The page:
Last Tuesday was the first day of classes after the winter holidays. I had stored my bike in the basement of a building on the edge of campus, and woke up half an hour earlier than usual to pick it up and ride it to class. This was prior to the arrival of the gorgeous blanket of snow that currently covers Vancouver. The day was rainless, and bitingly cold – my kind of weather. Past experiences biking in the cold have taught me that if I want the skin on my hands to remain on my hands, I should wear gloves. So however tough I like to pretend I am, I wore gloves and a toque that day.

As soon as I started to bike, I realized that it was very, very cold. I was going a lot slower than usual, with the added pounds from unrestrained holiday consumption and whatnot, but the wind felt like a thousand pins gleefully sticking themselves in my face every second. Every breath I took burned. I pulled my toque down to my ears, but when my ears were covered, the top of my forehead was not. A tug of war began. I would cover the ears for a while, and then tug the toque down to my forehead. I biked with one hand on the handlebars and one hand on my toque the whole trip.

Wind flew down my scarf-less neck into my jacket, and I felt the wind at my ankles. I suddenly wondered why I always wear low ankle socks. I had a mental image of Britney Spears and her ridiculous leg warmers. “She had a message there,” I thought to myself.

After a while I warmed up and stopped grimacing. I don’t know what I looked like during the first excruciating moments. I might have looked constipated. I think I was also talking to myself. In the middle of the coldest moments, I spotted a runner slightly ahead of me. He wore red shorts and a thin long sleeved cotton shirt. He was running so he must have also felt the cutting wind. However, he did not look like he was dying. And he was wearing shorts. Without a jacket. In a thin cotton shirt.

I almost screamed, “ARE YOU OUT OF YOUR MIND?”

Tuesday, January 04, 2005

My heart goes out to all the people who are suffering in Asia, and to the people who are miles away from their loved ones and fear the worst. To the people who have lost ones close to them, I am grieving with you, and my heart aches when I see the suffering and the pain. I am praying for all of you, for those of you here who are unable to reach out to family in Asia, and for those in the affected areas, experiencing what no one should experience. I hope that you will be comforted in your grief and held during your pain.

I am praying for you.


Monetary donations are crucial at a time like this. Here are several of the organizations that work with governments and other humanitarian organizations to bring emergency relief to affected areas:

Canadian Red Cross | American Red Cross
Save The Children Canada | Save The Children
Unicef Canada | Unicef

The American Red Cross also accepts air miles donations.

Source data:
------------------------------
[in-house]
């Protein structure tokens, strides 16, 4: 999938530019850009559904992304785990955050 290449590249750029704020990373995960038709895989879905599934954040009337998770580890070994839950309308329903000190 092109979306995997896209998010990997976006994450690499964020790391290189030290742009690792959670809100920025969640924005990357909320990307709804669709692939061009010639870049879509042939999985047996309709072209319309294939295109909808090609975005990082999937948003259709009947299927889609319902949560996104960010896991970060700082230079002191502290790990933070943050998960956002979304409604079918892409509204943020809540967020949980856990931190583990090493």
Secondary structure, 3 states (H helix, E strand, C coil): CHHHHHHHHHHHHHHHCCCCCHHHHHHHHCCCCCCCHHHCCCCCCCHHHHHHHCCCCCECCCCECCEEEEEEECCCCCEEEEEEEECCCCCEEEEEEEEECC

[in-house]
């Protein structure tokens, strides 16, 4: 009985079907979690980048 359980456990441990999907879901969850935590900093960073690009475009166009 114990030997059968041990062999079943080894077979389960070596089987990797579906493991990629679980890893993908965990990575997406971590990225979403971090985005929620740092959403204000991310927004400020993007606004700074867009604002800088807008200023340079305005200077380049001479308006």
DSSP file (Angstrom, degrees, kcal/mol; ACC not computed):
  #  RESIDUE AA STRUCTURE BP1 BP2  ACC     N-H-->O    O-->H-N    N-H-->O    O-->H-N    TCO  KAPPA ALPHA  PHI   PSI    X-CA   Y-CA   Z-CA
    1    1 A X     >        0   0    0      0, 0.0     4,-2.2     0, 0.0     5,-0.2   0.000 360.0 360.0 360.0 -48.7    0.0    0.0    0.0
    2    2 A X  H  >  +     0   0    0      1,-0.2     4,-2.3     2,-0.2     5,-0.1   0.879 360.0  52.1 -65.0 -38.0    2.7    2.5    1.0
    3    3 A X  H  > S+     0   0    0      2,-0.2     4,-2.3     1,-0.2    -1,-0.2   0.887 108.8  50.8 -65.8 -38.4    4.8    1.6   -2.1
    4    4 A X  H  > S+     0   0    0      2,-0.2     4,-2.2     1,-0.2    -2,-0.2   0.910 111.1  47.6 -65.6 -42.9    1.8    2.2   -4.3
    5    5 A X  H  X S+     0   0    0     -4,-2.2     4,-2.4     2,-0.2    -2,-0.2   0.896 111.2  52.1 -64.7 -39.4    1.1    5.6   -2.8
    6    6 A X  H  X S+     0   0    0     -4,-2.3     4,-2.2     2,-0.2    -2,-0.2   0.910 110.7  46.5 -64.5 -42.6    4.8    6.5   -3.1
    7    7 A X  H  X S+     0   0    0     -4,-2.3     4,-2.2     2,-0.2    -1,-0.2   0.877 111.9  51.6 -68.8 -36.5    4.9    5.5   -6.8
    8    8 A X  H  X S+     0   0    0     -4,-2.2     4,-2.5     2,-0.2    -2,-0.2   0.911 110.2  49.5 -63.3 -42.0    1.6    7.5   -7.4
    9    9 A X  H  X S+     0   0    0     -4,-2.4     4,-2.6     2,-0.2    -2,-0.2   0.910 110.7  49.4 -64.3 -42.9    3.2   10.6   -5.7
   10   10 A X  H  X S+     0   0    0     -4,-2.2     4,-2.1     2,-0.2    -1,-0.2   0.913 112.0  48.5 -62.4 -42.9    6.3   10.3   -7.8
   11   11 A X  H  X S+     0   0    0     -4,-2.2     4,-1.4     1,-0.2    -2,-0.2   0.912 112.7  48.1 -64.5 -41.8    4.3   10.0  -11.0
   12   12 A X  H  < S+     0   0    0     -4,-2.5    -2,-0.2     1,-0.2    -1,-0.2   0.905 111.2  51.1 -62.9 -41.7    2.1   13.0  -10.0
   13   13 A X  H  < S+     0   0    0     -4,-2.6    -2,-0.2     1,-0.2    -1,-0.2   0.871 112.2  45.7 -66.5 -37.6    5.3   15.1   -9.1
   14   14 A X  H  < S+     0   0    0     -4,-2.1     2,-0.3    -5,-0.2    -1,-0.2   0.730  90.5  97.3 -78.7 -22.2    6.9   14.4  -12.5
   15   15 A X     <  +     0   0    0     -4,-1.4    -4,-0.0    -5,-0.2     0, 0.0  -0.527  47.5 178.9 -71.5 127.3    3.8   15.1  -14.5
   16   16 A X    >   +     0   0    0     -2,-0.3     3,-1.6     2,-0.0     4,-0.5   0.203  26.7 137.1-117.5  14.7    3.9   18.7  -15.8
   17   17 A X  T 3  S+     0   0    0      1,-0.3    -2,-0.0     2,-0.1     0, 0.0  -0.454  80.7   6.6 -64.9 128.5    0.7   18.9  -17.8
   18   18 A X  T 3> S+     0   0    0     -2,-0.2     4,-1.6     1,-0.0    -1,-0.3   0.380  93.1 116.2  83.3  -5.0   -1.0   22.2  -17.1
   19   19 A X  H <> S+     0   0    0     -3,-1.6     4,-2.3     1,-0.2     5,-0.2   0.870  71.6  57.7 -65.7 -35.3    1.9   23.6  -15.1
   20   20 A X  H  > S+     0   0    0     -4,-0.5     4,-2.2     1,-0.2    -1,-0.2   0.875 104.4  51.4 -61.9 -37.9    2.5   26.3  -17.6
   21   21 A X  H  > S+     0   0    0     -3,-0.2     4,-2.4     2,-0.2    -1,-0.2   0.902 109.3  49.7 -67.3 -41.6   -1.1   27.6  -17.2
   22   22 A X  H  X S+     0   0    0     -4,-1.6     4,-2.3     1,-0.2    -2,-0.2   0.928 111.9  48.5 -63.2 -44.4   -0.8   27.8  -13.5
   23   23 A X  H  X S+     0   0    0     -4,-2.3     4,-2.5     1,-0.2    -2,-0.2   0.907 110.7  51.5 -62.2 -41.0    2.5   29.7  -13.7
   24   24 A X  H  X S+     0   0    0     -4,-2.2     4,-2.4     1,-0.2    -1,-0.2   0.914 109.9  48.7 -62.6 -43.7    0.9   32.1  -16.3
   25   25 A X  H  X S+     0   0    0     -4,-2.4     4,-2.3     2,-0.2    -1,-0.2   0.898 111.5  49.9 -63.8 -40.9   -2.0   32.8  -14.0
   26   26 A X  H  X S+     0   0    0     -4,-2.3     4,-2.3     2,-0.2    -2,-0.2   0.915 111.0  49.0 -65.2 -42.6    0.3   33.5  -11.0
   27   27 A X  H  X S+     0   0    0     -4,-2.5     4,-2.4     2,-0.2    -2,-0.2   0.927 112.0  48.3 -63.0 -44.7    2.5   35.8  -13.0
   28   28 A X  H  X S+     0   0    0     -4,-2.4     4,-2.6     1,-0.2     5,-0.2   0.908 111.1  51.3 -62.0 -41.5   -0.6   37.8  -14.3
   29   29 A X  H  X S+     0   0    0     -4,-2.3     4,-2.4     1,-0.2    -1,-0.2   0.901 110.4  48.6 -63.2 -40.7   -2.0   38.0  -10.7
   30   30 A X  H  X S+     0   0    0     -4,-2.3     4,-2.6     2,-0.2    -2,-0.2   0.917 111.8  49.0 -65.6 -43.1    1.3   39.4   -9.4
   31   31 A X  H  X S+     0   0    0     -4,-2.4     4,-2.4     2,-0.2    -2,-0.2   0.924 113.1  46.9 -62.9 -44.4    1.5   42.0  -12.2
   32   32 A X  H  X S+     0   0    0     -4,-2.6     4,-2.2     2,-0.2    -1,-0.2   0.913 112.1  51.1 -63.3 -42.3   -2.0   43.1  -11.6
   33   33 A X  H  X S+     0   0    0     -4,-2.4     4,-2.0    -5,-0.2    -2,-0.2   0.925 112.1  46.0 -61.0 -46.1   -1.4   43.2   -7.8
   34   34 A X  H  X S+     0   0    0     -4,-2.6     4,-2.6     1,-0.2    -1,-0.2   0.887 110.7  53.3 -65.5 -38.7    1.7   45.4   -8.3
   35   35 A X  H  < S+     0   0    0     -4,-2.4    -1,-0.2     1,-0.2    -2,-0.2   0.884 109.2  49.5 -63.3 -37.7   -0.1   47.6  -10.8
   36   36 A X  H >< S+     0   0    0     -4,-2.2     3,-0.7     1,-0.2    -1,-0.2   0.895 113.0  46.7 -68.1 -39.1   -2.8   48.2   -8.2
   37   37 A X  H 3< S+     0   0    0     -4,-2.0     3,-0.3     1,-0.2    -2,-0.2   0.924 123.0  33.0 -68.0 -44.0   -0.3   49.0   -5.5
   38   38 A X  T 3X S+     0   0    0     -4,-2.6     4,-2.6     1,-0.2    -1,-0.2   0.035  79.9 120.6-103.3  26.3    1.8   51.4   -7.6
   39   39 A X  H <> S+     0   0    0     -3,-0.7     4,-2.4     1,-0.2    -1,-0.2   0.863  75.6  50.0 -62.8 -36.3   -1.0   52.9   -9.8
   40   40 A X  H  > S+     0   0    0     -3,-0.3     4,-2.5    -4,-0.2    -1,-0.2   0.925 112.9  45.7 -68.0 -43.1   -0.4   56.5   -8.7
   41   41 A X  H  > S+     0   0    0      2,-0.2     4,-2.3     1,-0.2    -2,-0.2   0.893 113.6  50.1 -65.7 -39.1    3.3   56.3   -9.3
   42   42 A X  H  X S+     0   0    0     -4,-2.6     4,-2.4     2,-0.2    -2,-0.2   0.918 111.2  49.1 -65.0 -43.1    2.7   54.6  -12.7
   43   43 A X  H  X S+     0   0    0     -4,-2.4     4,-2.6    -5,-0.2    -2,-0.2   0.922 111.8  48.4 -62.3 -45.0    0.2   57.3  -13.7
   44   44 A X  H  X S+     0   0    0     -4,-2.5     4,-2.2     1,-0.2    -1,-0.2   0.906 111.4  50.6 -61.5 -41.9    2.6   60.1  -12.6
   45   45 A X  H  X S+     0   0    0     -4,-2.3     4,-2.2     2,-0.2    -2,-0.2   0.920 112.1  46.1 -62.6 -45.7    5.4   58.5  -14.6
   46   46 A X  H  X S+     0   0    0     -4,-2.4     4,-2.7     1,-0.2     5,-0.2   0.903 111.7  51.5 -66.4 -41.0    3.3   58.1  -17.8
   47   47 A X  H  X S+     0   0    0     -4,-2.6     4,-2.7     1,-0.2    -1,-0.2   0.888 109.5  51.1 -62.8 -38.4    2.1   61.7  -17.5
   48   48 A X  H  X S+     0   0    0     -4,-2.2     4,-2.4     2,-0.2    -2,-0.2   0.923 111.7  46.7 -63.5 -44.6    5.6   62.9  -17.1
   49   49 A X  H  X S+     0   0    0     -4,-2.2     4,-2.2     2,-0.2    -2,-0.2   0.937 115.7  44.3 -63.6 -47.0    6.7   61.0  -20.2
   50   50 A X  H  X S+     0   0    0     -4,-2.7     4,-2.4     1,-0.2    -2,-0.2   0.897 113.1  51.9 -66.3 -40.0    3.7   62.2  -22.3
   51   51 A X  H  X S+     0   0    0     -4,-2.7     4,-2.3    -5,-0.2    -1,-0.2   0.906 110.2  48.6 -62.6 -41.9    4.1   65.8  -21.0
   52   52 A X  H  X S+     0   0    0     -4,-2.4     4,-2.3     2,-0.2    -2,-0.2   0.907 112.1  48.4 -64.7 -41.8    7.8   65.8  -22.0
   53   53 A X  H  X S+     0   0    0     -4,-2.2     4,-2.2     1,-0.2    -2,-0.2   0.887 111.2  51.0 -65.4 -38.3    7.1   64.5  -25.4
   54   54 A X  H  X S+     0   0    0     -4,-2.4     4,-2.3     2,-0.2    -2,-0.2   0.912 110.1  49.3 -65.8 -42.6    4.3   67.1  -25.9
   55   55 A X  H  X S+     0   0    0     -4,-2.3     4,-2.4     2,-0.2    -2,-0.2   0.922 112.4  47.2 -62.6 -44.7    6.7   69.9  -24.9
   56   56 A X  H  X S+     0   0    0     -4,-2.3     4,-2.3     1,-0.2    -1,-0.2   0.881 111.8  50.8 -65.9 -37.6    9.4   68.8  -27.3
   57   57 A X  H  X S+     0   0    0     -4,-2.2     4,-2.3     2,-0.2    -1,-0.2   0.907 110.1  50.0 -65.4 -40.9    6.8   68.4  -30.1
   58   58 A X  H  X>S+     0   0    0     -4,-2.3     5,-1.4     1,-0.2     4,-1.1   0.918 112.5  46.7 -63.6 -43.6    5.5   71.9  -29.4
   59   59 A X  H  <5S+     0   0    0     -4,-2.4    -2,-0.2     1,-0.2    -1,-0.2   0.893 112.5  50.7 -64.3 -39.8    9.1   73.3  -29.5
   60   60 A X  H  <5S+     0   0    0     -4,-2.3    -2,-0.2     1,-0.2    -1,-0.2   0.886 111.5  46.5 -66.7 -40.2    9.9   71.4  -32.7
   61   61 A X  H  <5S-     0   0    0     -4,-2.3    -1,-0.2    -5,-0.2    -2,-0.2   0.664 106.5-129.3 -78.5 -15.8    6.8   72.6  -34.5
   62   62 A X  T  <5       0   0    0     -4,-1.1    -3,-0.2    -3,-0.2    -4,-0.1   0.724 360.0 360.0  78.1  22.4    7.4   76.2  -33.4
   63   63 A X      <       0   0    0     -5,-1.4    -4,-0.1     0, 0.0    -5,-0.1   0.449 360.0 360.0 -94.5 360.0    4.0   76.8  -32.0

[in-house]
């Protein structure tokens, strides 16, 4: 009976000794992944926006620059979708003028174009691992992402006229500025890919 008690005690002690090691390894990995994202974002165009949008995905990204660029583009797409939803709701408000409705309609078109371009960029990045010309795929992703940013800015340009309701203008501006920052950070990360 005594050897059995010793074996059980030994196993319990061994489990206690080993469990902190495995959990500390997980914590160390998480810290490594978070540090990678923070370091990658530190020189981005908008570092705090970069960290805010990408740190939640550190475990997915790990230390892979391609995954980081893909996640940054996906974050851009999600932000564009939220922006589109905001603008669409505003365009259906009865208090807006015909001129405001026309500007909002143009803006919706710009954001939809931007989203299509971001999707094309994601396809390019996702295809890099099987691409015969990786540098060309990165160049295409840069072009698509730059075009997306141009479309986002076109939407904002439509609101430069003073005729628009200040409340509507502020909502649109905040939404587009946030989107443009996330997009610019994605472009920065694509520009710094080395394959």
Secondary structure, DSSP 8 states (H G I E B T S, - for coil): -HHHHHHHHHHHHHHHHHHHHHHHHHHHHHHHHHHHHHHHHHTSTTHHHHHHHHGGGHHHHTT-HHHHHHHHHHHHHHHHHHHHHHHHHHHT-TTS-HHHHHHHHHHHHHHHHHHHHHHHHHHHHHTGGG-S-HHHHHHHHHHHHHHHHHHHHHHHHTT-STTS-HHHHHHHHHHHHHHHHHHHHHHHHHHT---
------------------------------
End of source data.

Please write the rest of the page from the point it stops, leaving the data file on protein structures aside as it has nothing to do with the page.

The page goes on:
Saturday, January 01, 2005

I just woke up, and I’m currently eating Haagen-Dazs ice cream out of the container with a butter knife. First of all, HAPPY NEW YEAR. It’s the first time I’ve said that all week, and it feels weird because I talked to hundreds of people last night (I was selling souvenirs) and I don’t remember saying happy New Year. When I saw my parents this morning, I said, “Wanna see the toque I got?” and that was probably it. So, Happy New Year, the glow sticks are two dollars each, and do you want to see the toque I got?

I hope you all had an enjoyable New Year’s Eve. Mine started at 3pm, and it was so insanely boring I drooled on the nice chairs in the CBC building. The day picked up when I went to the volunteer’s lounge and picked up six free Safeway sandwiches, two bottles of pop, and six mandarin oranges. I almost giggled when the lady packed it all in a box for me. I brought it back to the other volunteers in my office. Seriously, that’s what I did.

The fun began when I was taken from the Finance office to the souvenirs table, where I think I discovered another one of my callings. I was one hell of a souvenirs uh…seller. Without me, they would never have sold that many toques. Not to brag, of course. In the last part of my shift, I was paired with a guy about my age. He asked me if I wanted to watch the fireworks with him. I agreed. We closed twenty minutes before midnight and went back to the CBC building to count the cash. A minute before midnight we were allowed to leave and watch the fireworks while the staff kept on working. We sprinted down the stairs, struggled with the “automatic” sliding doors, and pried it open just as we heard the beginning of the countdown.

“10! 9! …”

We sped down to the crowd right below the stage.

“… 8! 7! 6! 5! …”

We flew down the stairs. It’s a miracle I didn’t trip and die.

“… 4! 3! …”

We joined the crowd.

“ … 2! 1!”

The fireworks began, the band started playing, and my heart exploded.